The last two World Wars started in Europe. After World War II, political structures were put in place to reduce the danger of another. Are we seeing the increasing pace of events that could lead to WWIII? I wonder.
India and Pakistan have nuclear weapons, and are perpetually on the brink of war. Korea and Iran are trying their damnedest to get nukes. China, Russia, Israel, France, the United Kingdom, and the United States all have the bomb. There may be others. The CIA might know who, but we don’t.
The events that led to the “Great War”, later renamed to World War I because we had to start numbering them, didn’t start in 1914. The catalyzing event, the assassination of Archduke Franz Ferdinand of Austria, was merely the spark on a growing powder keg of social and political upheaval that was decades in development. The political decisions made at the end of this war set up the conditions for the next, which took less than 25 years to erupt, and led to the rise of the Nazi party and Adolph Hitler in Germany.
That spasm of war took another four years to end, with millions more dying. Europe was again devastated. Out of that war came such institutions as the UN, NATO, and later the European Union. Now, the latter has seen one of it’s major members vote to leave. The United Kingdom will leave the Union within two years. Stock markets around the world saw their shares plummet in value on that news, with trillions of dollars of wealth being wiped out. Money people know what has happened in the past is a good indicator of what will happen in the future, and they don’t like what they see.
By itself, the UK leaving would probably not lead to war. But other forces working in the world today might lead to that very outcome.
Europe is dealing with a refugee crisis like it hasn’t seen in more than half a century. The middle east is always in the midst of chaos, with the further destabilization that occurred after the United States barged into Iraq adding to the mess. Governments are having trouble maintaining order in some places, and in others they don’t even pretend to try. Religious fanatics (or those using religion for political goals) are using the mechanics of war to gain and hold entire regions. Weapons manufacturers are getting rich(er) arming all sides.
All of this, on it’s own, would probably have been manageable, even with the UK leaving the EU. Climate Change could be the wild card that leads to WWIII.
Billions of people live in areas destined to be severely impacted by global warming. From rising sea levels swamping coastal regions of Asia and India, where billions live, to the increased severity of cyclones, hurricanes, and storm surges, there is potential for severe disruption, both socially and politically. Hundreds of millions of people could be displaced, food production disrupted, and fresh water in short supply. This could cause mass migrations of desperate people, and the resulting undermining of governments.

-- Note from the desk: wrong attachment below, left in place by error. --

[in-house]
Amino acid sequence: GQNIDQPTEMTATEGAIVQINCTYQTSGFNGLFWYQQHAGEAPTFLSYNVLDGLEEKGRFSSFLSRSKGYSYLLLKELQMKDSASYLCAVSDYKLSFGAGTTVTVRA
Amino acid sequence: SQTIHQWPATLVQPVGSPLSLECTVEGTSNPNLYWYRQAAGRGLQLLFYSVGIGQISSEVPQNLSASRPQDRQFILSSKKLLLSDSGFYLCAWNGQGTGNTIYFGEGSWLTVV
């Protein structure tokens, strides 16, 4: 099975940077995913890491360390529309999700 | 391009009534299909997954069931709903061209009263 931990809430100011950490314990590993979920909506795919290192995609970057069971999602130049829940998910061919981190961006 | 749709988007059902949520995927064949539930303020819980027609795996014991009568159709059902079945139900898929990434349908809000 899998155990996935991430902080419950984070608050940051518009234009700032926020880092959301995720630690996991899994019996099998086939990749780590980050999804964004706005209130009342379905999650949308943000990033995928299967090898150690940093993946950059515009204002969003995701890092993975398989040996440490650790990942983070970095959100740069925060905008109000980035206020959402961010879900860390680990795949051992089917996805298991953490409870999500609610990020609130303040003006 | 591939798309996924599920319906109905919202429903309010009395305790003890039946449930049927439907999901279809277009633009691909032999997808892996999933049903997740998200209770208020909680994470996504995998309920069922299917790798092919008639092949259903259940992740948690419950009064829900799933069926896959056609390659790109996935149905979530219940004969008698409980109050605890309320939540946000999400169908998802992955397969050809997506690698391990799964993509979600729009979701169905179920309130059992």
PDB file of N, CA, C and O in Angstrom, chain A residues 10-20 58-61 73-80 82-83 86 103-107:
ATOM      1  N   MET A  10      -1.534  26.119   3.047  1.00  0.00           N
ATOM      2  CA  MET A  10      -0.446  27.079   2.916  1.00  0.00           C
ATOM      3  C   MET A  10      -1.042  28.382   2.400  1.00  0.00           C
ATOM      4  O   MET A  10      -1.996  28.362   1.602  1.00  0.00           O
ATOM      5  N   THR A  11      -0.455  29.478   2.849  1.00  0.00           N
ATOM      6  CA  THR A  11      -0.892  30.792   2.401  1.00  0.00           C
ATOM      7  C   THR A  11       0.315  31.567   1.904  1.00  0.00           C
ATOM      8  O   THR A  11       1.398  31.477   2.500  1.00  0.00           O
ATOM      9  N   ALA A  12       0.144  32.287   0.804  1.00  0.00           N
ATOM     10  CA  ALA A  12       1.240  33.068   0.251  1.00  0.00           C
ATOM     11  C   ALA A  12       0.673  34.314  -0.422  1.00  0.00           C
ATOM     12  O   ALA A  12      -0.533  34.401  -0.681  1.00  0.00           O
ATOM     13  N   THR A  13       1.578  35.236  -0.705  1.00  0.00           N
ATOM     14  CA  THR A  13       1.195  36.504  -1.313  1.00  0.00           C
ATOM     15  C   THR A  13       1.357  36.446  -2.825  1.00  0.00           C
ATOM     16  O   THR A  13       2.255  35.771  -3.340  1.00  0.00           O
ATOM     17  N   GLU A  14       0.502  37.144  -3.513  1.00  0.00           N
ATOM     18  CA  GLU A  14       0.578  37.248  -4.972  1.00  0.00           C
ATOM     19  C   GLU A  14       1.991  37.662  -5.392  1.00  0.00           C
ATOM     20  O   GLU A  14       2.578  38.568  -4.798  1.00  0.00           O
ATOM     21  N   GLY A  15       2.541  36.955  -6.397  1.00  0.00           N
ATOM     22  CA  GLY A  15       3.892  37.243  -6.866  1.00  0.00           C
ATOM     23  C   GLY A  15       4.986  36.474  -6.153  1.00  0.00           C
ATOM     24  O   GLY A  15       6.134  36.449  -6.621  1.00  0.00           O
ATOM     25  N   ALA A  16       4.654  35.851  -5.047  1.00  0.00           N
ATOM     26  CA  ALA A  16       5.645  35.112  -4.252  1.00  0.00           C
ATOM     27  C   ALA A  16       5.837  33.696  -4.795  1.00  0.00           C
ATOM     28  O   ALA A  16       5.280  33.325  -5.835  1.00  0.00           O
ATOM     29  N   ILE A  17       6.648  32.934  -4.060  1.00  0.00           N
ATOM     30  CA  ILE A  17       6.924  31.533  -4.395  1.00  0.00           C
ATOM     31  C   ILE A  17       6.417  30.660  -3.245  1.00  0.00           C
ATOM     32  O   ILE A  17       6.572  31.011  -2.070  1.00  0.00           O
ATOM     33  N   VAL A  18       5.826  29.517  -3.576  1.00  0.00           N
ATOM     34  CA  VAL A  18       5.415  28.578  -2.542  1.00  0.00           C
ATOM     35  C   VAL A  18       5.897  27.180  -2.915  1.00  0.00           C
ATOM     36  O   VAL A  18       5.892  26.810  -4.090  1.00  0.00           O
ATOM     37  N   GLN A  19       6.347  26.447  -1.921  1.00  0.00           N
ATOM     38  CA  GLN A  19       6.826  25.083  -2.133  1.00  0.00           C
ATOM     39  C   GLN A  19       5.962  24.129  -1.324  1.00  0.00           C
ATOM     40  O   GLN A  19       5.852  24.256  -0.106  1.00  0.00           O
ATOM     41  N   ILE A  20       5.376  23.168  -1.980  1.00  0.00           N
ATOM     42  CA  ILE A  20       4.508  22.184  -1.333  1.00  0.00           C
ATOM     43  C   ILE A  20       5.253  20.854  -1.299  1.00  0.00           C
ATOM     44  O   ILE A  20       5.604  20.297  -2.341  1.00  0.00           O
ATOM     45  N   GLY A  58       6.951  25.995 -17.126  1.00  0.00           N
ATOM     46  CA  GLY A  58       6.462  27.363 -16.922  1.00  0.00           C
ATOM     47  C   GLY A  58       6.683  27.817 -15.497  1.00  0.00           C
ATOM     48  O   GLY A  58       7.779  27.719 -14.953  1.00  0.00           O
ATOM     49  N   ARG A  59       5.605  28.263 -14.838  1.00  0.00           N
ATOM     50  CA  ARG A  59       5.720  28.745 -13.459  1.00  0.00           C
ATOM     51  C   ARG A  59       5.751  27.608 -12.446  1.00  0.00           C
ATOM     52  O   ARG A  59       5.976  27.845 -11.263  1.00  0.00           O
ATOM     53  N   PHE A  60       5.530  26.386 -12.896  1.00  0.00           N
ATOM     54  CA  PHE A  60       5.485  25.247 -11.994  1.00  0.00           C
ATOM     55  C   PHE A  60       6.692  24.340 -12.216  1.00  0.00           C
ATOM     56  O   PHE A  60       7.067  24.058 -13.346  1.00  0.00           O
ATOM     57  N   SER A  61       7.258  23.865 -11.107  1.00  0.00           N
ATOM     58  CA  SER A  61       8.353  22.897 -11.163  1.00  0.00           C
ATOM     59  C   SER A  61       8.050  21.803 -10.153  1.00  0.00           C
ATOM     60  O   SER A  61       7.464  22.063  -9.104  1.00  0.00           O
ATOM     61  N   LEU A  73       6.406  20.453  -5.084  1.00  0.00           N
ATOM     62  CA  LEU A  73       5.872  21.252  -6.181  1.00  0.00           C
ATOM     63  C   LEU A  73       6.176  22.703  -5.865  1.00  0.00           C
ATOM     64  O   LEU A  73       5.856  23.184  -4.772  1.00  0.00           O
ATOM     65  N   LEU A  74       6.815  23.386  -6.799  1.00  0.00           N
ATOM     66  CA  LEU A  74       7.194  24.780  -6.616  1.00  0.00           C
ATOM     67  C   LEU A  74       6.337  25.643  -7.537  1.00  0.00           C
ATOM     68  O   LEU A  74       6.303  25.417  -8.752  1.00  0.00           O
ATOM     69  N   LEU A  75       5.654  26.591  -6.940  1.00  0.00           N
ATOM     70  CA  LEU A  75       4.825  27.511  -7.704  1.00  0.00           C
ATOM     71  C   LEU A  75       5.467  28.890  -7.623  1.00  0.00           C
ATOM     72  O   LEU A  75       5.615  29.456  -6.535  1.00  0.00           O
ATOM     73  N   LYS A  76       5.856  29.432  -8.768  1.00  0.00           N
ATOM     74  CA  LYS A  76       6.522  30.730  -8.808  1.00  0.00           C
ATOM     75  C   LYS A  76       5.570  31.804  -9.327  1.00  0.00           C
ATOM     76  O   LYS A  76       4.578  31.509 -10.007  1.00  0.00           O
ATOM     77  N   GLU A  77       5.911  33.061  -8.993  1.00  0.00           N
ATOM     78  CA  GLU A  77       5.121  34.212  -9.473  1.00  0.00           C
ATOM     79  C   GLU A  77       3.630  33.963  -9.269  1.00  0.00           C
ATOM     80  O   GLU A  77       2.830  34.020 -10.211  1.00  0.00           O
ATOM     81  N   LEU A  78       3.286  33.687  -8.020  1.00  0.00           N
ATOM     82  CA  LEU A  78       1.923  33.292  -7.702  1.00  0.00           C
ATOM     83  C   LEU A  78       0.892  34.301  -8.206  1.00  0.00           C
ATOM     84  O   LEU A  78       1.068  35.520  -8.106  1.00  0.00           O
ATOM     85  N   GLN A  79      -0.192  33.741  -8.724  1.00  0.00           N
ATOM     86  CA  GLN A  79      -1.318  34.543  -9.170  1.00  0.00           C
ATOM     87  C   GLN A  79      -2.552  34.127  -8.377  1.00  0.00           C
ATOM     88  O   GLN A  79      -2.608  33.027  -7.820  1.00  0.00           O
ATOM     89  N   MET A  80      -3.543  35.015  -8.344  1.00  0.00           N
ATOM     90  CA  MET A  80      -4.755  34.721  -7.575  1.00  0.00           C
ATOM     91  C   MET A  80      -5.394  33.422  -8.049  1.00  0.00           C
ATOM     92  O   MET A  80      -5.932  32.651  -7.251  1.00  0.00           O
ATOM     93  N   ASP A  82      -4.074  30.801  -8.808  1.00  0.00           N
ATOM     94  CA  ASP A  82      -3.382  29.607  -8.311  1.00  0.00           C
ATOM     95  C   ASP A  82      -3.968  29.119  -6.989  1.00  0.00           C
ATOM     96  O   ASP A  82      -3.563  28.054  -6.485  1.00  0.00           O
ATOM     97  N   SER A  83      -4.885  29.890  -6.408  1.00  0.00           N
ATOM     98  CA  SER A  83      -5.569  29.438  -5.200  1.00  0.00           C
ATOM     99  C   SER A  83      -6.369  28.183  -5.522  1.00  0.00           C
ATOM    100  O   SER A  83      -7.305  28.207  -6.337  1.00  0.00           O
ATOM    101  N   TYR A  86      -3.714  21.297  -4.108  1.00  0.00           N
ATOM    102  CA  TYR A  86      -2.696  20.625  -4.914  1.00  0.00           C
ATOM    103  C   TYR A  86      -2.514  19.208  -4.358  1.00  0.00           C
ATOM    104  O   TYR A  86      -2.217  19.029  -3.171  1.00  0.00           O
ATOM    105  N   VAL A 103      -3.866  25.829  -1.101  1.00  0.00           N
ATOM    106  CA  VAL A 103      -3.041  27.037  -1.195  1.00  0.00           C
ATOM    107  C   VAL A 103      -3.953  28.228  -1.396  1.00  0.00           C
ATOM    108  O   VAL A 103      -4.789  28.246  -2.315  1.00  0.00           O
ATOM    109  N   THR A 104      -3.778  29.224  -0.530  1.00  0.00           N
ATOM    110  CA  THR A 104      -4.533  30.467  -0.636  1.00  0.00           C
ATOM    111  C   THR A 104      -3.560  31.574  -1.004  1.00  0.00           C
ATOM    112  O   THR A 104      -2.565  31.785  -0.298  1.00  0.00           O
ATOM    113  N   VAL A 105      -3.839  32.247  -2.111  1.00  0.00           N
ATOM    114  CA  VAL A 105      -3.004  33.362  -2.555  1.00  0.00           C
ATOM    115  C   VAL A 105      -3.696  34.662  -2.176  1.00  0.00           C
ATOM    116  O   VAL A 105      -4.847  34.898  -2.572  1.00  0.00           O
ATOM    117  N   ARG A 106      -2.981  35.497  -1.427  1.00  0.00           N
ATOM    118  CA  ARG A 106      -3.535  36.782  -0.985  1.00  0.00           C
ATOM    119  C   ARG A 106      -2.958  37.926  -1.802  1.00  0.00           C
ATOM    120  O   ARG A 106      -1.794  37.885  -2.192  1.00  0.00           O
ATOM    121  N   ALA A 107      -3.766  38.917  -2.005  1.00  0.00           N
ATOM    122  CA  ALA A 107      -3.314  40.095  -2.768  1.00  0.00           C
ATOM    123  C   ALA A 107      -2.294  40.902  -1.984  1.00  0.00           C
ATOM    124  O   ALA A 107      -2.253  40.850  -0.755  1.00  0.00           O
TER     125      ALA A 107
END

Local wars could break out, and with the intertwined agreements tying countries to each other’s defense, we could see the battles spread like they did in the “War to End All Wars”. The one we had to start the numbering after because it didn’t stop anything.
If the United States were to elect Donald Trump as President, I think the risks of war would be advanced severely. His bluster, incompetence, and lack of any reasonable intelligence about world affairs would be a crisis that could hurtle the world into the next, perhaps final, catastrophe. I’m 99% sure we won’t put him in the White House. I think he is a bullet we will easily dodge, especially after he starts going toe-to-toe with Hillary Clinton. That may not be enough, however, to insure we don’t add a “III” to the list. We may only delay what could be the inevitable.
I don’t think this will happen soon, probably not even in my lifetime. I’m concerned for the children of my nieces and nephews, and their children, however. The second half of the 21st Century will be the cauldron, and climate change could be the fire that brings it to a devastating boil.
I’m almost glad I (probably) won’t be around to see it.